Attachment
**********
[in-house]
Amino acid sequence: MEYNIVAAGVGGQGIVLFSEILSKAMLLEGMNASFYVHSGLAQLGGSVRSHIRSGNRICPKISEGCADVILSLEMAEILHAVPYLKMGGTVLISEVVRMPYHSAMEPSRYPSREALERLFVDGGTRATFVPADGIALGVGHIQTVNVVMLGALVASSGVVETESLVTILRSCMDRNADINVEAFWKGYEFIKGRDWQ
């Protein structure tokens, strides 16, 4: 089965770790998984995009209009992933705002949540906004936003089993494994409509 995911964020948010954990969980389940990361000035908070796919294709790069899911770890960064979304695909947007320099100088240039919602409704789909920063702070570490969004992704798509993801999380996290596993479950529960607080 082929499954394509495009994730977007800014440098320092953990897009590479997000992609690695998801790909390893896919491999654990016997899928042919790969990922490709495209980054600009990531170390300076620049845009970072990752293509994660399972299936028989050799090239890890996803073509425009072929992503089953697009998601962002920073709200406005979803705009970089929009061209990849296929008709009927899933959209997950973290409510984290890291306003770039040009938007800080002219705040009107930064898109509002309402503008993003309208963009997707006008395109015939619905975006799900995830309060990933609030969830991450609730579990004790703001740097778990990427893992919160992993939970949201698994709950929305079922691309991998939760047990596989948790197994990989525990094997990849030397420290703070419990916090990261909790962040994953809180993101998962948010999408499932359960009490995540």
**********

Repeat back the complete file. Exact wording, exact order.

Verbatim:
[in-house]
Amino acid sequence: MEYNIVAAGVGGQGIVLFSEILSKAMLLEGMNASFYVHSGLAQLGGSVRSHIRSGNRICPKISEGCADVILSLEMAEILHAVPYLKMGGTVLISEVVRMPYHSAMEPSRYPSREALERLFVDGGTRATFVPADGIALGVGHIQTVNVVMLGALVASSGVVETESLVTILRSCMDRNADINVEAFWKGYEFIKGRDWQ
């Protein structure tokens, strides 16, 4: 089965770790998984995009209009992933705002949540906004936003089993494994409509 995911964020948010954990969980389940990361000035908070796919294709790069899911770890960064979304695909947007320099100088240039919602409704789909920063702070570490969004992704798509993801999380996290596993479950529960607080 082929499954394509495009994730977007800014440098320092953990897009590479997000992609690695998801790909390893896919491999654990016997899928042919790969990922490709495209980054600009990531170390300076620049845009970072990752293509994660399972299936028989050799090239890890996803073509425009072929992503089953697009998601962002920073709200406005979803705009970089929009061209990849296929008709009927899933959209997950973290409510984290890291306003770039040009938007800080002219705040009107930064898109509002309402503008993003309208963009997707006008395109015939619905975006799900995830309060990933609030969830991450609730579990004790703001740097778990990427893992919160992993939970949201698994709950929305079922691309991998939760047990596989948790197994990989525990094997990849030397420290703070419990916090990261909790962040994953809180993101998962948010999408499932359960009490995540």